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Organic cotton market to grow at 40% CAGR from 2021-2028


Organic cotton market to grow at 40 CAGR from 2021 2028


The use of organic cotton is increasing amongst brands across the world. As per the Quint report the organic cotton market is expected grow at 40 per cent CAGR to reach $6,730 million by 2028. India, a major global cotton market, produces over half of the world’s organic cotton, according to the Textile Exchange, a global non-profit for the fibre industry. The government has launched the National Program for Organic Cotton Production that aims to provide an accreditation framework to consumers, producers, processors and traders across the country.

India also has over 5,000 GOTS-certified facilities. It currently produces organic cotton worth 1.23 million tons. Madhya Pradesh and Odisha are among the states with significant rise in production. As cotton requires plenty of water and harmful pesticides for cultivation, it has often been called the world’s dirtiest crop.

Natural fertilizers, less emission make organic cotton good choice

However, organic cotton replaces harmful pesticides with organically approved ones. Farmers use natural fertilizers to grow organic cotton. They also abstain from using genetically modified seeds. The entire cultivation chain in organic cotton is closely monitored. Farmers do not use artificial substances such as formaldehyde and chlorine to process and manufacture organic cotton. This makes clothes made from organic cotton more comfortable and durable. Also, carbon dioxide emitted from production of organic cotton is almost half of those emitted through conventional cotton production.

Challenges in cultivation

Despite these benefits, organic cotton production and manufacturing faces certain challenges. First, farmers often lack access to good-quality seeds suitable for organic farming. Similarly, organic fertilizers and bio-pesticides are not always available for the cultivation of organic cotton. To cultivate organic cotton, farmers to be trained to use natural fertilizers and create a healthy soil balance. They also need to keep pests under control instead of destroying them with the use of chemicals.

These challenges can be surmounted through an effective collaboration between farmers’ association with environmental bodies. These associations can arrange the terms of microcredit for farmers. They intervene to make organic cotton yields more attractive. In short, inputs and facilities can be made more readily available and the benefits of soil health can be properly communicated.

Setting global standards for organic fibers

Selling organic cotton with credibility requires proper labeling and certification. Global Organic Textiles Standard (GOTS) aims to achieve this by setting the global standard for organic fibers. To be GOTS certified, all processes and activities in the chain need to be periodically inspected on-site. GOTS certification also enables processors and manufacturers to export fabrics and garments in major markets.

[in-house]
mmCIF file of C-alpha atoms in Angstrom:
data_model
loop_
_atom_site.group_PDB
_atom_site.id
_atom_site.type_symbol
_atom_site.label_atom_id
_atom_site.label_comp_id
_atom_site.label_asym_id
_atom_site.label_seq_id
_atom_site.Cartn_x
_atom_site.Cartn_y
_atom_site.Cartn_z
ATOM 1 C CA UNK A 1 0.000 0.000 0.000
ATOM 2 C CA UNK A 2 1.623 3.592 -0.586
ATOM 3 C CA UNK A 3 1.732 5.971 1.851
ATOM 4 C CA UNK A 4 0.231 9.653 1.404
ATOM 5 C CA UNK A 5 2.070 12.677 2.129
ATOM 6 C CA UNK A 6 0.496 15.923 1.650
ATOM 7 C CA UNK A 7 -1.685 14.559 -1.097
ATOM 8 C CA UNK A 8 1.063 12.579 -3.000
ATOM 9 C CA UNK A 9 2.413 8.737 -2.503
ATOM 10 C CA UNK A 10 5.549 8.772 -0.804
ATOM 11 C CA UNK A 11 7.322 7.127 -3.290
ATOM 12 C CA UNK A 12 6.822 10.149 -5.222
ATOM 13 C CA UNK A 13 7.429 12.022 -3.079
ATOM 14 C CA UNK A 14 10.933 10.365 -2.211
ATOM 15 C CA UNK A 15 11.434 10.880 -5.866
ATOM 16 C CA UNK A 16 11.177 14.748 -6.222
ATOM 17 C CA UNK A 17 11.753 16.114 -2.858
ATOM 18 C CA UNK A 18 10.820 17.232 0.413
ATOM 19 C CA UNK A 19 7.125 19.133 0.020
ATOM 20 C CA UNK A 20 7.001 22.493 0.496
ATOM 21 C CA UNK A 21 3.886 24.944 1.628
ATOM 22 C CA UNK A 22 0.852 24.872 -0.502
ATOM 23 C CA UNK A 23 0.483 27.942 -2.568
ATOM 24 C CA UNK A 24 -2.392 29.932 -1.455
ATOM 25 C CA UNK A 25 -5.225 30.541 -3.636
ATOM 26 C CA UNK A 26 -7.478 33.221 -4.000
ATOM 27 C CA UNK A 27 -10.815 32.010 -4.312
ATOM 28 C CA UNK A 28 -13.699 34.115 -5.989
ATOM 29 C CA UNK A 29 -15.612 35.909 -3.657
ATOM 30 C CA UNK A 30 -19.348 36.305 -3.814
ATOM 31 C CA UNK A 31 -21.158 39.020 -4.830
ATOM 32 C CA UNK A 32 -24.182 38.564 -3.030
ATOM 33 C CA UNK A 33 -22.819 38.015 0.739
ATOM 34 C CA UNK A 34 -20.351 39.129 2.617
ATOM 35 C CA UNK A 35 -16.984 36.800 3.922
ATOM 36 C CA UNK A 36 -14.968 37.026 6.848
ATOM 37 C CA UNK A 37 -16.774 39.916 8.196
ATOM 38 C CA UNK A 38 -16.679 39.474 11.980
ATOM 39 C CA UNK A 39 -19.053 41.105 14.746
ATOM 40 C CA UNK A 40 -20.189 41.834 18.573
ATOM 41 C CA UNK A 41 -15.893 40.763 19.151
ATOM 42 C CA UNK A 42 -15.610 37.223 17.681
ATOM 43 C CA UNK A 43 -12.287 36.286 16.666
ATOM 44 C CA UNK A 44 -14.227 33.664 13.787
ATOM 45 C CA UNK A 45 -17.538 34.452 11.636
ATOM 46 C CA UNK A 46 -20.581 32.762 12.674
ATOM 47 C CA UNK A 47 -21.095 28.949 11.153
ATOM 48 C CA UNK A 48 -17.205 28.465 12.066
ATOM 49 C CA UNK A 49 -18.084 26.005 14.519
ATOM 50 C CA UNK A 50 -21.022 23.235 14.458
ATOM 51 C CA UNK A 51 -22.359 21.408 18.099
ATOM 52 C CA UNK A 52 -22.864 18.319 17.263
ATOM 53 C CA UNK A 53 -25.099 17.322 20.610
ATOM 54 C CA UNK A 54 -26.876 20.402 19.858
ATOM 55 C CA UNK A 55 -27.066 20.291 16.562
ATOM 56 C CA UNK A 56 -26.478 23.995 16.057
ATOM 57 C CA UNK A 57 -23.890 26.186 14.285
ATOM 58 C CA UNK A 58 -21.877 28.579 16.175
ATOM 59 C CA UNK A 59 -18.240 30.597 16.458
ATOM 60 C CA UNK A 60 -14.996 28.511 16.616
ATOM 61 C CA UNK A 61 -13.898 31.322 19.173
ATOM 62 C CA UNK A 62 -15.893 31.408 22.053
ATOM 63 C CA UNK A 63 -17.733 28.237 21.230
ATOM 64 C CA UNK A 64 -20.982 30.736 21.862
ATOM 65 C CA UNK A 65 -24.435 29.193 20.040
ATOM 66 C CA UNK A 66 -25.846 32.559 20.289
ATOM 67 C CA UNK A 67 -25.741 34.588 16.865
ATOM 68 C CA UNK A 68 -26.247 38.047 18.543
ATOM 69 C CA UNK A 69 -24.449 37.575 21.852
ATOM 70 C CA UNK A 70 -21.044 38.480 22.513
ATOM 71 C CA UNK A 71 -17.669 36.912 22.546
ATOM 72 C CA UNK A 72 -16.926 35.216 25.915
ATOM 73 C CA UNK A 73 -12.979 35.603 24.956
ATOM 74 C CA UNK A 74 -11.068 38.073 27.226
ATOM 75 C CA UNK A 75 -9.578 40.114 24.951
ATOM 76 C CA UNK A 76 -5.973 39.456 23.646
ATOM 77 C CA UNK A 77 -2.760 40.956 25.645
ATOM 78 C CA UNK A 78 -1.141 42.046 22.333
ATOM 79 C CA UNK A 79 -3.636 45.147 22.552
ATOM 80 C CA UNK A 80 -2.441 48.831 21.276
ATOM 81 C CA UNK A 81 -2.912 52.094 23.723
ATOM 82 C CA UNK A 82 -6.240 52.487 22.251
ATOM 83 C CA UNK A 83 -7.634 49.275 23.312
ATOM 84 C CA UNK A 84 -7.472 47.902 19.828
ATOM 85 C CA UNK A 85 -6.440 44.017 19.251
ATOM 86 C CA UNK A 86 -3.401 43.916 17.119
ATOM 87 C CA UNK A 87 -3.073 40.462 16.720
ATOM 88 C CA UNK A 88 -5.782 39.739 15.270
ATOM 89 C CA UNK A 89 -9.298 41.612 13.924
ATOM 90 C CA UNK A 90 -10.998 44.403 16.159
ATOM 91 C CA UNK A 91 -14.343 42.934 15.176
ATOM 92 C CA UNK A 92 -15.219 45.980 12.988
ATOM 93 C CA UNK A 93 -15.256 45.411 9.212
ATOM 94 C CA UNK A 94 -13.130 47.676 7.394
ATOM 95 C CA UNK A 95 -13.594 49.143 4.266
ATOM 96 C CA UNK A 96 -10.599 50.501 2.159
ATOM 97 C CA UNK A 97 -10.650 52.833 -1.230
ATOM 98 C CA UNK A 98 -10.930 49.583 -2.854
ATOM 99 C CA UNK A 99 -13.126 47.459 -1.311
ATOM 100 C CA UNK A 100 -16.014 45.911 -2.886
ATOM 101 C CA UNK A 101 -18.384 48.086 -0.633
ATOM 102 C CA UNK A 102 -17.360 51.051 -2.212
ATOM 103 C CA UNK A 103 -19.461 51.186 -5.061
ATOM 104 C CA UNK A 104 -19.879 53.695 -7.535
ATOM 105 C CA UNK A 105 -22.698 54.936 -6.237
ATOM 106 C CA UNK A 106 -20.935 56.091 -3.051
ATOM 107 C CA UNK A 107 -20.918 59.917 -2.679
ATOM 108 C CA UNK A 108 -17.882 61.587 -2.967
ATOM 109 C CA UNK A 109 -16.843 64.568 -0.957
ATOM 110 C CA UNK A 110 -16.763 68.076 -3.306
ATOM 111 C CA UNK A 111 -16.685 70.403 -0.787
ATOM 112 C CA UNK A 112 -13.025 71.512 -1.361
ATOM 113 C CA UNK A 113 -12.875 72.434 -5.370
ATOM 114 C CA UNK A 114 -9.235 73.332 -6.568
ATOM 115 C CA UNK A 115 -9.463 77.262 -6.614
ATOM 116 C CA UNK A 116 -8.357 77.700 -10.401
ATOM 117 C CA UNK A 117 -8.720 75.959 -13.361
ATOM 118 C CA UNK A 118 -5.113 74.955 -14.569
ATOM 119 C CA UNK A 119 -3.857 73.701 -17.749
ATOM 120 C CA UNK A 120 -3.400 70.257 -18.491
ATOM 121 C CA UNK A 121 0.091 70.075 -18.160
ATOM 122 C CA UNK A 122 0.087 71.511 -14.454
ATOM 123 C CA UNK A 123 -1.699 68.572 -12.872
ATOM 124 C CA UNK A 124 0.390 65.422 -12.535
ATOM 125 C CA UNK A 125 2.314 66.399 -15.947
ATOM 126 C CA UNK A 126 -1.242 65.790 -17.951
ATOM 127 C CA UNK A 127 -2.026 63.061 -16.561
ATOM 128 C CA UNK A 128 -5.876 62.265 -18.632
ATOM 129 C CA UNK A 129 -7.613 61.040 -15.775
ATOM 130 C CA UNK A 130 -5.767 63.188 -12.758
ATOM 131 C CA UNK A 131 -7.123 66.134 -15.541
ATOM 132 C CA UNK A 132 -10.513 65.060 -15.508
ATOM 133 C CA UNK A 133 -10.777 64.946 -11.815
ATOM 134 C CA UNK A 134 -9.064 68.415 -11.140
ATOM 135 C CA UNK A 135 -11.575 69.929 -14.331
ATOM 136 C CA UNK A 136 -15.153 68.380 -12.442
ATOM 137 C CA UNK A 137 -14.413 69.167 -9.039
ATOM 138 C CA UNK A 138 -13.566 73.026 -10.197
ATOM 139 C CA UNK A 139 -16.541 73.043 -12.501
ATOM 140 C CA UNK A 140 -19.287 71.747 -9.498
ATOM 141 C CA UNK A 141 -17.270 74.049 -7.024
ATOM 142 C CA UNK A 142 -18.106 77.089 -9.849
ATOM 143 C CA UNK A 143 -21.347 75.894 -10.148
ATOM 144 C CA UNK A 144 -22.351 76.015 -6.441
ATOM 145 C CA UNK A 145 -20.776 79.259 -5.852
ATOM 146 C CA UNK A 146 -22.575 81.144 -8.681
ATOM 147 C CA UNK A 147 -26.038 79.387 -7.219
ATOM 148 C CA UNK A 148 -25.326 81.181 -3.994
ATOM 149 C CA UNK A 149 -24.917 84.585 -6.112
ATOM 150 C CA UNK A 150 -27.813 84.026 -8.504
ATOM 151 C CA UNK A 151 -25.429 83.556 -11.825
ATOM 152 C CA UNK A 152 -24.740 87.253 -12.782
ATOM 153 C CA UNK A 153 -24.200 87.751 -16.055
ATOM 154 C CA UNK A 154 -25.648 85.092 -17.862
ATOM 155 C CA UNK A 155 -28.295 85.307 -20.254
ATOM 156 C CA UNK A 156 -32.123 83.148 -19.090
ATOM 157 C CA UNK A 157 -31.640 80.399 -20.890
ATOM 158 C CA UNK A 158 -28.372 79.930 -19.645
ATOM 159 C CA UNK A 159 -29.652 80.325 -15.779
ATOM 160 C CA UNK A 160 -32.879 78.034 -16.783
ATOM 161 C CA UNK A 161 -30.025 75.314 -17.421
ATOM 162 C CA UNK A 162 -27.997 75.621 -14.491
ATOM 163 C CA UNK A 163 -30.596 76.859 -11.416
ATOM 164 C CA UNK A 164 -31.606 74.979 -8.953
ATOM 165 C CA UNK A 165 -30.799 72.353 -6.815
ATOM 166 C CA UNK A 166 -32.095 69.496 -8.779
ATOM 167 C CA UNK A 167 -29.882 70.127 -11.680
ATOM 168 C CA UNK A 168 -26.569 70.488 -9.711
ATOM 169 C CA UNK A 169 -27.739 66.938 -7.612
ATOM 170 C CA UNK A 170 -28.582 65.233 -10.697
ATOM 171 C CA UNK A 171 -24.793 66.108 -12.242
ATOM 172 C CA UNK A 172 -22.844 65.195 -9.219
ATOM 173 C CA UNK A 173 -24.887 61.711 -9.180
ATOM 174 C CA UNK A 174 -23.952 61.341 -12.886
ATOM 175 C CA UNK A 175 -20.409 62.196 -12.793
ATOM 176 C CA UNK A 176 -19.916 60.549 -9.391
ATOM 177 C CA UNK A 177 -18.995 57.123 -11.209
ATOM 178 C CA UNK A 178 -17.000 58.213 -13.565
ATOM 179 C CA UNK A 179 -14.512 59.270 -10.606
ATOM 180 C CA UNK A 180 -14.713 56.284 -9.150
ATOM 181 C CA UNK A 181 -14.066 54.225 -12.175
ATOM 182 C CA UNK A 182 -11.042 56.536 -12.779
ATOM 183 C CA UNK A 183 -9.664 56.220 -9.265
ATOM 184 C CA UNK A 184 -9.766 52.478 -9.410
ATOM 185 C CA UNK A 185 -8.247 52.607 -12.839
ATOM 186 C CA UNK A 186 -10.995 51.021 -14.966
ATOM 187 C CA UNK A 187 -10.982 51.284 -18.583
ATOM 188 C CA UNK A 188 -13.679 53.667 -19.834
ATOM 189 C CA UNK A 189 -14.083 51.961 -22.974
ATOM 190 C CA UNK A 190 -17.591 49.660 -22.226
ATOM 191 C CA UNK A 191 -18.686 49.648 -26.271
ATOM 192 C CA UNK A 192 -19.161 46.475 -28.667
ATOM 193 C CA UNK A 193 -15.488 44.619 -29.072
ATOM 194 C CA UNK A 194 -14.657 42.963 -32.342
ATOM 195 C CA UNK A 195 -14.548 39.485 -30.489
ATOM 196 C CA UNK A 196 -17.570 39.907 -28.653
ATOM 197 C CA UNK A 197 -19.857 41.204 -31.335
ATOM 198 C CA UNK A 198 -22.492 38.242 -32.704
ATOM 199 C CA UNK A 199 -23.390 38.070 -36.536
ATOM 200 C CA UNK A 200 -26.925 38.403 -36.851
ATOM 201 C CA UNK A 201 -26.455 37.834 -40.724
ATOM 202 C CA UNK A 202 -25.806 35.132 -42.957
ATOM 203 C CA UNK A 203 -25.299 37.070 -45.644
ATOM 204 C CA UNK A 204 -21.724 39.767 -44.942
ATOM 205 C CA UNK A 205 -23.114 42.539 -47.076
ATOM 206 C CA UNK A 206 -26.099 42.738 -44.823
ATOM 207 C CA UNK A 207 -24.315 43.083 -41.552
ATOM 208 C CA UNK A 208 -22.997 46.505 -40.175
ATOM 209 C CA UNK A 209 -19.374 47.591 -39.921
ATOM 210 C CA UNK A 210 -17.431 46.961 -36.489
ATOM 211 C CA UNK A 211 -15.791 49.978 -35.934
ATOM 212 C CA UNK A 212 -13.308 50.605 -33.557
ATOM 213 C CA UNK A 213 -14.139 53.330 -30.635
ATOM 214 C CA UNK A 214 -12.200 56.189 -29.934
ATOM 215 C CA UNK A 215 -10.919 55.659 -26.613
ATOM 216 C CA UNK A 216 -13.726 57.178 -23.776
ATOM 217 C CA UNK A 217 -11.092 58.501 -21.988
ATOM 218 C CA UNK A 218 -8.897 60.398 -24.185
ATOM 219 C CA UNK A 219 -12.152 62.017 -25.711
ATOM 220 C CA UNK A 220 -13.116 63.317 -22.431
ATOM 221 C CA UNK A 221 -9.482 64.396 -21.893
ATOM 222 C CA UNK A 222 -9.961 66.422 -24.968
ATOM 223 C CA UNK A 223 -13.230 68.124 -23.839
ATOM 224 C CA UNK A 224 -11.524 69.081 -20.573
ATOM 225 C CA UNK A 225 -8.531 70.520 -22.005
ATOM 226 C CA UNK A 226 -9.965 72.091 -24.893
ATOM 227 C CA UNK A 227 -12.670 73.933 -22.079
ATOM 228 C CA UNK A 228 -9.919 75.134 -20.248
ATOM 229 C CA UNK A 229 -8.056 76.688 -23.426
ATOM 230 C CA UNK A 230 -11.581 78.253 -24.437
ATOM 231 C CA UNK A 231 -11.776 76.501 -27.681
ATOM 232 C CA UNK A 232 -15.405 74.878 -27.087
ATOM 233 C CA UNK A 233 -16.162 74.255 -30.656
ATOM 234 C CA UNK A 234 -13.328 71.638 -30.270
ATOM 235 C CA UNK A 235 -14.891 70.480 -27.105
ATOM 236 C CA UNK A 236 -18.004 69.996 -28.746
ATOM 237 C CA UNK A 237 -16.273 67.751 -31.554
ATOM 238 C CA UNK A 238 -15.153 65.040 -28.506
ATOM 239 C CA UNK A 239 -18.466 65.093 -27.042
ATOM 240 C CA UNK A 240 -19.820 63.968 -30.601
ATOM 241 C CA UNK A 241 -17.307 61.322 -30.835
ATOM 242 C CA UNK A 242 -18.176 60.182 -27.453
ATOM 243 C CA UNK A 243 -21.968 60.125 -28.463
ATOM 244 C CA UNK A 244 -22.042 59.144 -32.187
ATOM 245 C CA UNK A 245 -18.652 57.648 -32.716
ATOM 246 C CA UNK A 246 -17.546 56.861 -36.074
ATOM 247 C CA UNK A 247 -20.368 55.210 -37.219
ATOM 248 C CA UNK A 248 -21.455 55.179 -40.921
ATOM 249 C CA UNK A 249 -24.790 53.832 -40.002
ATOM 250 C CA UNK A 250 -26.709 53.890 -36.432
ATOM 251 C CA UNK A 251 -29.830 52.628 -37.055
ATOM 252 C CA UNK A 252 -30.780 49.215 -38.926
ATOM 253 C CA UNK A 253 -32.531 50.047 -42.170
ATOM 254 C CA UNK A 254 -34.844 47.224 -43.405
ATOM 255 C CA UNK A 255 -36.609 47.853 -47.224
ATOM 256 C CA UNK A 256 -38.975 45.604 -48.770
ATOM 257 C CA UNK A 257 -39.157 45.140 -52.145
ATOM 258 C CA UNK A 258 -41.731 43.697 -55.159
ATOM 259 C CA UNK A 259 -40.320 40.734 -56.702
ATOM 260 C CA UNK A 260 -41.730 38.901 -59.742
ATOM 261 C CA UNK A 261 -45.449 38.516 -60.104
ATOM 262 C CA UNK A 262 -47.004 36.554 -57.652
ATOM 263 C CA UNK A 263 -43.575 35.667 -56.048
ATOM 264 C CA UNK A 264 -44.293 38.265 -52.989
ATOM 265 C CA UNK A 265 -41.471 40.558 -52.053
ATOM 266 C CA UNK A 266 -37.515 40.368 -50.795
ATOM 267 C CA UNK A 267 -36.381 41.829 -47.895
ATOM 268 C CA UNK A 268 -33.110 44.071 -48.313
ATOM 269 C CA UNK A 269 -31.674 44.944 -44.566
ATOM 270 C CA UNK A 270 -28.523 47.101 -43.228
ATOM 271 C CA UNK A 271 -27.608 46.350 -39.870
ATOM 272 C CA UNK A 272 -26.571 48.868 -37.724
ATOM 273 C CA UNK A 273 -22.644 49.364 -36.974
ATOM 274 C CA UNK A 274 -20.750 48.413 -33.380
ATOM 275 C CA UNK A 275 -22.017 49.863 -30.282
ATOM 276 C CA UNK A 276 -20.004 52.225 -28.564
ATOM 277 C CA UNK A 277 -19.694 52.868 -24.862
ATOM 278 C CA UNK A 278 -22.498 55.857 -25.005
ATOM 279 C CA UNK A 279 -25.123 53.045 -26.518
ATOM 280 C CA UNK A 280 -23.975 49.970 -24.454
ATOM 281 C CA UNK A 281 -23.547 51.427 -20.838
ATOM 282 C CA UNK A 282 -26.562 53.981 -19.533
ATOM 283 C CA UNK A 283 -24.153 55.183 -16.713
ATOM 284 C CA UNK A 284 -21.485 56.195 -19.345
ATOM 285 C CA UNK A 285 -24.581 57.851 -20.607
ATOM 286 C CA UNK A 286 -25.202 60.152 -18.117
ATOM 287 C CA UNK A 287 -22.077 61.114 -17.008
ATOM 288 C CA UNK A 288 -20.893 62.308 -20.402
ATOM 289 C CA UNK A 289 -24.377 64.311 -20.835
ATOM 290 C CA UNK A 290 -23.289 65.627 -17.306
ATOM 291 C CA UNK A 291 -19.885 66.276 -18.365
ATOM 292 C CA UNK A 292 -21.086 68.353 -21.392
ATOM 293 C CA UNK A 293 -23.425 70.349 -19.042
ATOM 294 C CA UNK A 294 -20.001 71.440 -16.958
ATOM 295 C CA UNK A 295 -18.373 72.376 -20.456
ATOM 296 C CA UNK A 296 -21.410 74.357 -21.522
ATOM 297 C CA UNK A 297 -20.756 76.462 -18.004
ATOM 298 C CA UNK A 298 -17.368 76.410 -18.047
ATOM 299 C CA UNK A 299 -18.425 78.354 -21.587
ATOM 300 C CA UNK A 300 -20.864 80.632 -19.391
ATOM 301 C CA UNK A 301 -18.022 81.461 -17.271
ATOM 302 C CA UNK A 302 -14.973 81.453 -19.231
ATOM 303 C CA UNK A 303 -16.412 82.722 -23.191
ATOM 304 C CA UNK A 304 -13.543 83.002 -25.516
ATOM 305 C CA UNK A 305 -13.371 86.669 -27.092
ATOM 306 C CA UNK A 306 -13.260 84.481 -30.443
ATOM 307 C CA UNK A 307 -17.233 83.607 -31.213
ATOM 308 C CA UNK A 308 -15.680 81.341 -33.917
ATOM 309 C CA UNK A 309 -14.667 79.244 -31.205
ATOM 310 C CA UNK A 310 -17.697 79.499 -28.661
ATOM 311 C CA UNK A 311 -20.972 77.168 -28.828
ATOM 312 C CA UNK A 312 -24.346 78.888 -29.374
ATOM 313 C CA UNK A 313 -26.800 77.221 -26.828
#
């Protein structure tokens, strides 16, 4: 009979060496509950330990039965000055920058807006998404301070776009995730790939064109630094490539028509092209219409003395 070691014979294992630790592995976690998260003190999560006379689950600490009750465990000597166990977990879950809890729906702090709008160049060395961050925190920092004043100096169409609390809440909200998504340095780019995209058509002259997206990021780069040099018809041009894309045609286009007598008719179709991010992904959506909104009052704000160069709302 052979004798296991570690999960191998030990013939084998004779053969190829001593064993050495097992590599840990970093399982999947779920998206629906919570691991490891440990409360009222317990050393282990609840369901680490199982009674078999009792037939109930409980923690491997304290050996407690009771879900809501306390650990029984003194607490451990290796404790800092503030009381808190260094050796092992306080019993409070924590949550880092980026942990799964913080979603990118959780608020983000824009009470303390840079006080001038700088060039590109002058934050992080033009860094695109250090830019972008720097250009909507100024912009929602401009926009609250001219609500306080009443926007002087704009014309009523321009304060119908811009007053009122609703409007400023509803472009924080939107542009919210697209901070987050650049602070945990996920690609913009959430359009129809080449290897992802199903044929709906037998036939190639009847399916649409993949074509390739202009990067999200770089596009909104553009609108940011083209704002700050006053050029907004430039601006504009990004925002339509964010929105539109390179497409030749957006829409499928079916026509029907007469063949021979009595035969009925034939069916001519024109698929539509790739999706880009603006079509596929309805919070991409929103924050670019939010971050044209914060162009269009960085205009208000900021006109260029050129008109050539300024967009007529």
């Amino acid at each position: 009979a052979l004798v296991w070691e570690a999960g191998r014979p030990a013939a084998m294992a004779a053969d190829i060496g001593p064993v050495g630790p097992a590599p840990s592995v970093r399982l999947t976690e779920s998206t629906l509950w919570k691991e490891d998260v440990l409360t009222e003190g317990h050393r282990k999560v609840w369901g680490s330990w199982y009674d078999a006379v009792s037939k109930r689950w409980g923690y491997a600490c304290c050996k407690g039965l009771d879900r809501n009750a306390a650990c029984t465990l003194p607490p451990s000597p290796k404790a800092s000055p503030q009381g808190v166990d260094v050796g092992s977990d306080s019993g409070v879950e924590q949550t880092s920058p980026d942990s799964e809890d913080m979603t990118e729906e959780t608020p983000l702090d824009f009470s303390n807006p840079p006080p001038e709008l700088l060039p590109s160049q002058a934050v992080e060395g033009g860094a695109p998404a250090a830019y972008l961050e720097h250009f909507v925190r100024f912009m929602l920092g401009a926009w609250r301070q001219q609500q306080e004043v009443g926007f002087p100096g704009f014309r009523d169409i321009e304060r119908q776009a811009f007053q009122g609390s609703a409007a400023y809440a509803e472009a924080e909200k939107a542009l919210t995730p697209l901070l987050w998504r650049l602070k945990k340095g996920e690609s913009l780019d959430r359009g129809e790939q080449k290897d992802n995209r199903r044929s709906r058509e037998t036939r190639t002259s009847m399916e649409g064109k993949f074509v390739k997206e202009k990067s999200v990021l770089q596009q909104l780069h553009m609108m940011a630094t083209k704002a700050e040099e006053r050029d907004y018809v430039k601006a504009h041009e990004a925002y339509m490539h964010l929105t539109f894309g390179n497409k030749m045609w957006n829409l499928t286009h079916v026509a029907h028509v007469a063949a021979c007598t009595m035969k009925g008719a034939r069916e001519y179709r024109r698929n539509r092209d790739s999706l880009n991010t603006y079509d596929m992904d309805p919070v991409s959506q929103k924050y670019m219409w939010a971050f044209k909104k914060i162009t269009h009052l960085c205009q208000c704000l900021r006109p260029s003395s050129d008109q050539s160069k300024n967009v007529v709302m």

In India, organic cotton production is monitored by state governments. The country currently has over 5,000 GOTS-certified facilities, the highest number in the world. GOTS recently cancelled all wrongly issued transaction certification after a thorough audit amid reports of faulty certification leading to fake organic cotton products, a thorough audit was conducted by GOTS. It is developing a revised system for raw material checks and reviews of certification bodies.

Transforming farming communities

The outlook for organic cotton in India is marked by rising production and increasing growth. Many organizations and industry experts are streamlining the supply chain to create favorable conditions for buyers and suppliers to promote the industry. A responsible supply chain is being created through the formation of a body called the Organic Cotton Accelerator (OCA).

India currently produces 1.23 million tons of organic cotton with Madhya Pradesh and Odisha leading production in the country. Besides, production in Maharashtra, Gujarat and Rajasthan has grown to 99 per cent of the total cotton production in the last five years. The Indian Council of Agricultural Research with associated bodies has released 64 non-GM cotton varieties and hybrids from 2017 to 2021. These varieties can be adopted by organic cotton growers to directly the crop.

Minimizing pollution and making the world a better place, organic cotton is thus transforming farming communities in India besides improving livelihoods and reducing climate change.


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